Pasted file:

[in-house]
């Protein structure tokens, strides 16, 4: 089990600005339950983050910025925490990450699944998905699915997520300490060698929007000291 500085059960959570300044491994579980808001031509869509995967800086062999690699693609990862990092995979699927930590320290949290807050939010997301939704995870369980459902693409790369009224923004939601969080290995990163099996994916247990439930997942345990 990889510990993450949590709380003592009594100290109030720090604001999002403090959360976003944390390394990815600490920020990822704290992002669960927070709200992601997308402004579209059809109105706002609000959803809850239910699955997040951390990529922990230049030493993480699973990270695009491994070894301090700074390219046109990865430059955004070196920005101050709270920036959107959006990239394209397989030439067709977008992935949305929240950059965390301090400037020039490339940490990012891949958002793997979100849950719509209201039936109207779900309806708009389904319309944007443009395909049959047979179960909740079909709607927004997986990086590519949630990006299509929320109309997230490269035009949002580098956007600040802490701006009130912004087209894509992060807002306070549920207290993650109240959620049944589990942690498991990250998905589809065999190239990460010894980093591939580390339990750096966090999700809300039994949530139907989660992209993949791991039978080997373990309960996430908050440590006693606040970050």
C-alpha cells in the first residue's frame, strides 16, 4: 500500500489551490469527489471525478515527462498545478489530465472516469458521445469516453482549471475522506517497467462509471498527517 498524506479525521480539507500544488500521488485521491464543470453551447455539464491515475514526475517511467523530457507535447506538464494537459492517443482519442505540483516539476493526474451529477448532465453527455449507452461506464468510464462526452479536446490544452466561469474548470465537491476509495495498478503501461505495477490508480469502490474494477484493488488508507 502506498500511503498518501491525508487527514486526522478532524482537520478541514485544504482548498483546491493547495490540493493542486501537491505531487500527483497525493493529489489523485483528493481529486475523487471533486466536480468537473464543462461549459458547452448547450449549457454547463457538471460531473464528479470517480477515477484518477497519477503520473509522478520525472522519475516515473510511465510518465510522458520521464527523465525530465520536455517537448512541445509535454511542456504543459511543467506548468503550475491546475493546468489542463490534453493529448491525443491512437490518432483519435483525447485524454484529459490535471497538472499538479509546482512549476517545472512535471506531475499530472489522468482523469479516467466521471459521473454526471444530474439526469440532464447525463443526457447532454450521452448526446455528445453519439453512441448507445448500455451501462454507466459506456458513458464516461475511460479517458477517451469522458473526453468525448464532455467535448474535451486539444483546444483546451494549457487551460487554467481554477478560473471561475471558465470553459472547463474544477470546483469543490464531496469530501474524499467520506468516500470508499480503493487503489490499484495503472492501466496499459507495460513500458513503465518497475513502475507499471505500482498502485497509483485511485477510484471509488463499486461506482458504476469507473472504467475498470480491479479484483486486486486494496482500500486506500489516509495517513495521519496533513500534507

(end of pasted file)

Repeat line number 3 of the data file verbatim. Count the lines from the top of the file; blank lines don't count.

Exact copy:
C-alpha cells in the first residue's frame, strides 16, 4: 500500500489551490469527489471525478515527462498545478489530465472516469458521445469516453482549471475522506517497467462509471498527517 498524506479525521480539507500544488500521488485521491464543470453551447455539464491515475514526475517511467523530457507535447506538464494537459492517443482519442505540483516539476493526474451529477448532465453527455449507452461506464468510464462526452479536446490544452466561469474548470465537491476509495495498478503501461505495477490508480469502490474494477484493488488508507 502506498500511503498518501491525508487527514486526522478532524482537520478541514485544504482548498483546491493547495490540493493542486501537491505531487500527483497525493493529489489523485483528493481529486475523487471533486466536480468537473464543462461549459458547452448547450449549457454547463457538471460531473464528479470517480477515477484518477497519477503520473509522478520525472522519475516515473510511465510518465510522458520521464527523465525530465520536455517537448512541445509535454511542456504543459511543467506548468503550475491546475493546468489542463490534453493529448491525443491512437490518432483519435483525447485524454484529459490535471497538472499538479509546482512549476517545472512535471506531475499530472489522468482523469479516467466521471459521473454526471444530474439526469440532464447525463443526457447532454450521452448526446455528445453519439453512441448507445448500455451501462454507466459506456458513458464516461475511460479517458477517451469522458473526453468525448464532455467535448474535451486539444483546444483546451494549457487551460487554467481554477478560473471561475471558465470553459472547463474544477470546483469543490464531496469530501474524499467520506468516500470508499480503493487503489490499484495503472492501466496499459507495460513500458513503465518497475513502475507499471505500482498502485497509483485511485477510484471509488463499486461506482458504476469507473472504467475498470480491479479484483486486486486494496482500500486506500489516509495517513495521519496533513500534507